Japan: Project Finance 2016
Project finance is one of the most active sectors for law firms in Japan. In early 2016 the country witnessed its largest ever project finance deal – involving the construction of two new airports in Osaka – arranged by SMBC and Mizuho Bank and worth US$1.68 billion. Japanese investors have also been looking further afield, and project finance commitments in Africa have risen by 576 per cent in the last five years alone. In this sector, 16 lawyers stand out.
Latham & Watkins sees two of its lawyers recommended. The “outstanding” Joseph Bevash* serves as the office managing partner of the Tokyo office and has worked on landmark power, gas and petrochemical projects across the Asia-Pacific region. He is “incredibly astute” and a “brilliant negotiator”. Michael Yoshii* is also recommended in the project finance field having worked on projects in the Philippines, Indonesia and elsewhere in Asia. “He isn’t afraid to roll up his sleeves and get stuck in”, according to a client.
At King & Spalding, two individuals stand out in the research. John McClenahan* is the managing partner of the Tokyo office and specialises in the financing of infrastructure and energy projects. He is “incredibly thoughtful” and “always puts his clients’ interests first”. Mark Davies* is “the expert” on ship financing transactions in the region and he is also heavily involved in project finance transactions for power plants.
Two names are featured from Milbank Tweed Hadley & McCloy. Alexander Borisoff* heads the firm’s Tokyo office and brings an “international mindset” to his practice representing project sponsors, financial institutions, export credit and multilateral development agencies, among other project participants. He is “incredibly bright” and enjoys a “high-profile reputation” in the market. Aled Davies* possesses “intricate knowledge” of project finance transactions and has experience working on transactions throughout southeast Asia, Australia, North and South America and EMEA.
Allen & Overy’s Scott Neilson* is “sensational”, according to peers who praise his experience and “deep skillset”. “He makes it all look so easy,” commented one client.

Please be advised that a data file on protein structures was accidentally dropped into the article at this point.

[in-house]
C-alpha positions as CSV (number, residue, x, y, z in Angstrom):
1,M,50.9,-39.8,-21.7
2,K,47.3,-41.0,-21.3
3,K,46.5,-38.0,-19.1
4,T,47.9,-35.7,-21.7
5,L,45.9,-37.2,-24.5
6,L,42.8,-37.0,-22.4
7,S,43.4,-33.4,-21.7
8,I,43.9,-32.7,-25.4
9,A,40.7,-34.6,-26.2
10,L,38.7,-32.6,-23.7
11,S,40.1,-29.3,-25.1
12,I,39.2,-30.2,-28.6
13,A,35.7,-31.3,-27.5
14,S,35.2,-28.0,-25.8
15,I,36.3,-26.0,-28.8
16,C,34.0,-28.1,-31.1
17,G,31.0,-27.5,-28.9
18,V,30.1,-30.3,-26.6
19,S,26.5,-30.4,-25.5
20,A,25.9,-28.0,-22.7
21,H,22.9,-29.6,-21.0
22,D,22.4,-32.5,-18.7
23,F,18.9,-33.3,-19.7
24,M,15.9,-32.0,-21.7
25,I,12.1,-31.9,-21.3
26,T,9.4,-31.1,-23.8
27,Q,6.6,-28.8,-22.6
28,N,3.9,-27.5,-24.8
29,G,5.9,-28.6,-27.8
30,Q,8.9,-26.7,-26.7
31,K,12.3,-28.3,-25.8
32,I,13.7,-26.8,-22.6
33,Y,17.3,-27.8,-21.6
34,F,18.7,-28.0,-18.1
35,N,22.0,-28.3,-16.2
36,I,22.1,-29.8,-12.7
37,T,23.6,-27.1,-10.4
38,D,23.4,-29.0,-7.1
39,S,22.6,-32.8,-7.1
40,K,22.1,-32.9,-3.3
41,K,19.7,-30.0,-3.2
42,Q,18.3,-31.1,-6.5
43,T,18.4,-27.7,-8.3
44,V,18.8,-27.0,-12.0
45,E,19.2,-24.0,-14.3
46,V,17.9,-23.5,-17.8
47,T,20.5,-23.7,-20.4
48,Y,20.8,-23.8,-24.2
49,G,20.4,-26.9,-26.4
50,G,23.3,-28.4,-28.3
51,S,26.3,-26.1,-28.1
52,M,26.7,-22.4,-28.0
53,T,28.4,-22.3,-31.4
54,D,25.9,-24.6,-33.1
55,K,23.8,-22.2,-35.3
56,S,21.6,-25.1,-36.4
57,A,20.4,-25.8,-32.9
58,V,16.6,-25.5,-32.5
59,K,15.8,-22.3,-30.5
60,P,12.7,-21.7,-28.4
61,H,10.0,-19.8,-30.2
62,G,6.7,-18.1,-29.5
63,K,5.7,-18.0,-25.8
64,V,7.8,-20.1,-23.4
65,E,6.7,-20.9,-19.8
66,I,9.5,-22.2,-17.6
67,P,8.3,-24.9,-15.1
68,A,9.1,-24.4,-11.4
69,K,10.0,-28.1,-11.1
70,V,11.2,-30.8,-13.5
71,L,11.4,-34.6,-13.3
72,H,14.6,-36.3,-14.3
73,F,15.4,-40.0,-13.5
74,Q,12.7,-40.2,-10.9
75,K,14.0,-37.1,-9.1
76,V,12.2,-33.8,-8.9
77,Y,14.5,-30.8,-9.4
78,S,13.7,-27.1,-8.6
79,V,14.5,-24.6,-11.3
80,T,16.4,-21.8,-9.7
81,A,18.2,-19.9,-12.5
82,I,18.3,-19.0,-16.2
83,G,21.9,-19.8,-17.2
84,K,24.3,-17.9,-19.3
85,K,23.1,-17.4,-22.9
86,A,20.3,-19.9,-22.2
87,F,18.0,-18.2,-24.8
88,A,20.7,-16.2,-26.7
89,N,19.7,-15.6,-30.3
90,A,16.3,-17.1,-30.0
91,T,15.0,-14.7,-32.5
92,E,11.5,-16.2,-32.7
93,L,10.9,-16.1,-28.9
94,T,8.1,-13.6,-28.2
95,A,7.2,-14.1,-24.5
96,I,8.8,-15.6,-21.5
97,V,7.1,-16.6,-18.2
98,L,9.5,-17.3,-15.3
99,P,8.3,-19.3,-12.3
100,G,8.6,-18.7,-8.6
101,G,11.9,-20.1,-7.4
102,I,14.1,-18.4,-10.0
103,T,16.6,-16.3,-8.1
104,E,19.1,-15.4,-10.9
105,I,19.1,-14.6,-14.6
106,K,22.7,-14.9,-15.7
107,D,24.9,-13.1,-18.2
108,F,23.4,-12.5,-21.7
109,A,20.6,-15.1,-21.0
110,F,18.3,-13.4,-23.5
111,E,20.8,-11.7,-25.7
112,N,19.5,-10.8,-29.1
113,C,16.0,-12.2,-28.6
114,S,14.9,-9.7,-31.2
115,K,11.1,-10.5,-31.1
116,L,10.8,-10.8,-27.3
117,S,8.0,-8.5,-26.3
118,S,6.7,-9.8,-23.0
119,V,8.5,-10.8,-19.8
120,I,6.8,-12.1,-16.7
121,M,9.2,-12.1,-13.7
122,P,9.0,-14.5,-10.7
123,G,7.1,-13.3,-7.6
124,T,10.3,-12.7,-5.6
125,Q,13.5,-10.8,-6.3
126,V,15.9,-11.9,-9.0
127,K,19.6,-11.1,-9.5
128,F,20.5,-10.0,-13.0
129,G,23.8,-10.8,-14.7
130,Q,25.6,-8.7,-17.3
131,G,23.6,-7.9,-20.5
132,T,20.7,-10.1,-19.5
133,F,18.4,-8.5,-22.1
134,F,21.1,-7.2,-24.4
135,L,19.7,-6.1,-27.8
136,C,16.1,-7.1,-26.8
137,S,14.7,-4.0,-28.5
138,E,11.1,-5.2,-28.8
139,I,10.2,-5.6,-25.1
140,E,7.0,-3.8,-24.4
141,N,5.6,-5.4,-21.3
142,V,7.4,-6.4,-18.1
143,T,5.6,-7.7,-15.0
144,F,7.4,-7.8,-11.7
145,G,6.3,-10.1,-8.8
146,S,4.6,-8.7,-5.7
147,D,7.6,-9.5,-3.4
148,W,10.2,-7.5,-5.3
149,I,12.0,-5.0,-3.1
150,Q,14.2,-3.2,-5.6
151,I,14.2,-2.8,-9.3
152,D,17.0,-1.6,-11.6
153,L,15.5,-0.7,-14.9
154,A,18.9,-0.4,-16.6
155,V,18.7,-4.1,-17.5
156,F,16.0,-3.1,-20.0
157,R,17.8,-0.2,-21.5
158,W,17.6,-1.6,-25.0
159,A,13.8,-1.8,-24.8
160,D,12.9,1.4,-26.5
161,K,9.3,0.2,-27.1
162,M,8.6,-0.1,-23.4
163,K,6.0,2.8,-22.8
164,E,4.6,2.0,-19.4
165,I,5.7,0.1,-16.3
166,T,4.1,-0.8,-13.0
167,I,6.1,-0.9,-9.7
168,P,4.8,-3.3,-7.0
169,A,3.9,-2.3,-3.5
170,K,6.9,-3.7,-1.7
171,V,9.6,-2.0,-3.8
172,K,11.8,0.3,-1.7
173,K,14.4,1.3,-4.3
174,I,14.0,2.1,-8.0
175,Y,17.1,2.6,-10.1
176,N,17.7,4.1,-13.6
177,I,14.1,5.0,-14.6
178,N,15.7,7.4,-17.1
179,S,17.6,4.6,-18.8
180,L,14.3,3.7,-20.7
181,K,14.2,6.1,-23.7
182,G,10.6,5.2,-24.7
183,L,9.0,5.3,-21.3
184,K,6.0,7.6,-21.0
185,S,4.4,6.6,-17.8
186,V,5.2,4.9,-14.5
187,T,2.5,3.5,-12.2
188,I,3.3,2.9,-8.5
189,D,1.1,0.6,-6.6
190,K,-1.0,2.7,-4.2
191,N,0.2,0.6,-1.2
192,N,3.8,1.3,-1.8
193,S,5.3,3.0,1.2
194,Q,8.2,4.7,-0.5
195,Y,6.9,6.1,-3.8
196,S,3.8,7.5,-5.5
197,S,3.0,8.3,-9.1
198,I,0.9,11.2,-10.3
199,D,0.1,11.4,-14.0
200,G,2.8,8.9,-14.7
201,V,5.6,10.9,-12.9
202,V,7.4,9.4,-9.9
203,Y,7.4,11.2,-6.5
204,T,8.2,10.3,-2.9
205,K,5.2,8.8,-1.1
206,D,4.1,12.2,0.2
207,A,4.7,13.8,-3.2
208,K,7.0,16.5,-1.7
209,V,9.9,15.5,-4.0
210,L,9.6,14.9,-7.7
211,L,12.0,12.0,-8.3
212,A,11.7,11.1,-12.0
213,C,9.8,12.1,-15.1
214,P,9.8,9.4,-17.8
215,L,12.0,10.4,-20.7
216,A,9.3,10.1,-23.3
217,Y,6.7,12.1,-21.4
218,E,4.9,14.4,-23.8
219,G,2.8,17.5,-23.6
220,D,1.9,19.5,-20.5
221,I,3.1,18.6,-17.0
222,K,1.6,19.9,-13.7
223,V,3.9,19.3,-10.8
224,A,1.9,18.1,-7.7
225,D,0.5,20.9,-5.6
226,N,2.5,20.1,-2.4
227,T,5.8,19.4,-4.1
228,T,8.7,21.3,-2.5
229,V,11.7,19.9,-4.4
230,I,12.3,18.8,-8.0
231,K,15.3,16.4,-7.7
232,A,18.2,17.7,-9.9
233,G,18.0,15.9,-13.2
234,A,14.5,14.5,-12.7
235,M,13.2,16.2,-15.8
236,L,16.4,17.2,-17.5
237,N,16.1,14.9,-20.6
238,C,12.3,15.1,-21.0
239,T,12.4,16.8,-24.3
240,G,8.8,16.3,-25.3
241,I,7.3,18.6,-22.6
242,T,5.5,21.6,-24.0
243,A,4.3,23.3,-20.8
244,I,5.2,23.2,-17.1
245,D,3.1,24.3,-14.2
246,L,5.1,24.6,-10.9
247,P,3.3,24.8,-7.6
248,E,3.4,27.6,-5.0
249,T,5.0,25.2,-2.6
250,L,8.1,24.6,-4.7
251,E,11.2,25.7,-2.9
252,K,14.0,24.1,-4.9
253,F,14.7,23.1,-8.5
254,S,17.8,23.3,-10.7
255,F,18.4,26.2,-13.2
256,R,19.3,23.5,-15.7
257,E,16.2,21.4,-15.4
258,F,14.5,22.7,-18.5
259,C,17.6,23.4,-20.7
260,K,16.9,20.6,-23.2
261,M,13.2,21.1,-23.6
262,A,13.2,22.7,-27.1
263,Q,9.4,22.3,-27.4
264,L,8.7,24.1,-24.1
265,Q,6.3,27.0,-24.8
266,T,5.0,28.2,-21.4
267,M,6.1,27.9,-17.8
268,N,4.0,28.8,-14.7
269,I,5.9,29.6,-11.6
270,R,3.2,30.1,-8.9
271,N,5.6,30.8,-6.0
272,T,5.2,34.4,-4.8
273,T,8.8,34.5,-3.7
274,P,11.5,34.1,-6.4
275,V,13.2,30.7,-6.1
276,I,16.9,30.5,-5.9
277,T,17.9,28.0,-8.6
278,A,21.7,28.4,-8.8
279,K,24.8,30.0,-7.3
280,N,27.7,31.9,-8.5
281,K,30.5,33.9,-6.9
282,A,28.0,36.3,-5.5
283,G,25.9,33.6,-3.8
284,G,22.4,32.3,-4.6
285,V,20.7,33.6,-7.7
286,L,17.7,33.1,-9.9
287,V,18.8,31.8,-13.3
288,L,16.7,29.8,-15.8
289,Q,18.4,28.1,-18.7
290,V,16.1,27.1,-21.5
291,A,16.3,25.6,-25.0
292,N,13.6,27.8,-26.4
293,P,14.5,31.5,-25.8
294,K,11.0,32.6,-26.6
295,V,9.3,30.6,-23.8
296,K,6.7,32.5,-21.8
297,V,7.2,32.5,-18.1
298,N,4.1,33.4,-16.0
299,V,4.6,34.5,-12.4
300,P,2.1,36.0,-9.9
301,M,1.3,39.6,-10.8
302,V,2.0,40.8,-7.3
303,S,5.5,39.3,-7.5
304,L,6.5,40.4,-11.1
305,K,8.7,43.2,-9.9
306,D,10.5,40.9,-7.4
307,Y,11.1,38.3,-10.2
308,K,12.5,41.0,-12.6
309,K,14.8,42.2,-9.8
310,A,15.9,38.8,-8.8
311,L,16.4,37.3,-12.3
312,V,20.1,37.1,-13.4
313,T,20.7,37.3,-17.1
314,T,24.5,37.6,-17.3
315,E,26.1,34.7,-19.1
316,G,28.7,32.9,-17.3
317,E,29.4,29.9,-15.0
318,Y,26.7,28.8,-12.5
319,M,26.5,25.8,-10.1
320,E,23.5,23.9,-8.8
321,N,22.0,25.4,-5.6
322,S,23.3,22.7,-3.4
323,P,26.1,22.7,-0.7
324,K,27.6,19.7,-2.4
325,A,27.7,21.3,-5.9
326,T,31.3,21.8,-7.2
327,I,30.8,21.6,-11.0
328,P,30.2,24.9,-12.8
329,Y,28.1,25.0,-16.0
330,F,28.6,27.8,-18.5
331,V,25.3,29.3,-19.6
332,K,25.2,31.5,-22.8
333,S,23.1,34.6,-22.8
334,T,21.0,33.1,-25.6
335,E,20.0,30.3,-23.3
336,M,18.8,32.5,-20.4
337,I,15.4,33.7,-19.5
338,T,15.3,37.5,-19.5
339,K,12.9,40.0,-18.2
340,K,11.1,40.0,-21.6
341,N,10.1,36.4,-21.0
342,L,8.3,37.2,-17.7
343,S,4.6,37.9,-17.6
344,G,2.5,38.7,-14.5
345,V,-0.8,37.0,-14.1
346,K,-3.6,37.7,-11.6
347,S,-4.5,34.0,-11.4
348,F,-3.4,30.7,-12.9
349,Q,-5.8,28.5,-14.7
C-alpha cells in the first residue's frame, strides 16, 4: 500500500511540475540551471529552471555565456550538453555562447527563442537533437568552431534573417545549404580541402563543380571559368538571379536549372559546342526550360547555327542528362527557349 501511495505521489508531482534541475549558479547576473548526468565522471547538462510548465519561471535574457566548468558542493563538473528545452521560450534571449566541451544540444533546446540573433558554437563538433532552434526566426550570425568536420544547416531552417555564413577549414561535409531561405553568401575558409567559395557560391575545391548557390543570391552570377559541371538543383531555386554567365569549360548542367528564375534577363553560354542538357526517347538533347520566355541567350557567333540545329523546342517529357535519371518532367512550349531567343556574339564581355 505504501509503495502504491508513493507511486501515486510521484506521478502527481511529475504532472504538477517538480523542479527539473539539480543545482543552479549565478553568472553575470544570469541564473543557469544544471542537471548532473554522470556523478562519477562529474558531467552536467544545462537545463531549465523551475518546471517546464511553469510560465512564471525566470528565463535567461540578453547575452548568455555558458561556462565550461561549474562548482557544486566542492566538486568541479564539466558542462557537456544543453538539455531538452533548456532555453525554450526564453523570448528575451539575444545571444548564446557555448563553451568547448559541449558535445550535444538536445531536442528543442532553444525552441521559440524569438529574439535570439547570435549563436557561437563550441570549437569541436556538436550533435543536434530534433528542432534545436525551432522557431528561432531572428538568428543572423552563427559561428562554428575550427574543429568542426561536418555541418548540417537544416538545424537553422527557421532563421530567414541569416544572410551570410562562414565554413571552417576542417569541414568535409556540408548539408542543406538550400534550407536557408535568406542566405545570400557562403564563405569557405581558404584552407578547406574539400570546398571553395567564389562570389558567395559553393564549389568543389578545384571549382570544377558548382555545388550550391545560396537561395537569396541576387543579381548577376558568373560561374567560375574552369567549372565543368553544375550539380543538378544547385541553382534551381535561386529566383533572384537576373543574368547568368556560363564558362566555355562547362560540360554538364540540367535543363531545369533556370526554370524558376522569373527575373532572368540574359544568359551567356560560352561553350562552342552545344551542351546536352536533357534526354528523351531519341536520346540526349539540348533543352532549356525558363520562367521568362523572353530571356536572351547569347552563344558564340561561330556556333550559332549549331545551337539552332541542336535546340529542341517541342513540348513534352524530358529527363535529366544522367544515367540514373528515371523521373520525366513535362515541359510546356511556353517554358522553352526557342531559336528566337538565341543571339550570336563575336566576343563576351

Baker & McKenzie is represented by Naoaki Eguchi: head of the banking and finance practice group in Tokyo. He is described as a “go-to adviser for high value and highly complex project financings”.
Etienne Gelencsér* at Shearman & Sterling is noted for his “stellar work” on finance transactions. He is lauded for his “good communication” and “extensive knowledge”.
Head of Morrison & Foerster’s project finance and development group Michael Graffagna* has advised on a wide range of projects including nuclear, gas-fired, geothermal, hydro-electric, rail and mining projects to name just a few. He has a “great appreciation for the cultural nuances of the region”.
Ashurst’s Matthew Bubb* advises on major infrastructure projects and is noted for his expertise in PPPs. Clients praise his “diligent manner” and “timely responses”.
Hiroshi Maeda heads Nishimura & Asahi’s private finance initiative practice group and has been involved in numerous high profile project finance transactions in the region. He is “top-notch” and “highly skilled”.
Linklaters’ John Maxwell* heads the projects, energy and infrastructure team in Tokyo and is “a true specialist” in the sector. He is “one of the foremost negotiators in Tokyo” according to peers.
Paul Harrison* at White & Case is well known for his work in the oil and gas and power industries. His work has seen him participate in transactions across the globe and he is “a standard bearer of best practice”.
At Freshfields Bruckhaus Deringer, Mark Plenderleith* has an enviable client list including high-profile lenders. He delivers “reliable and effective advice” and “expertly guides negotiations to a close”.
Clifford Chance is represented by Ross Howard* who represents sponsors and lenders in connection with project financings. He is a “solutions-oriented” lawyer who “delivers results”.
* foreign-qualified lawyer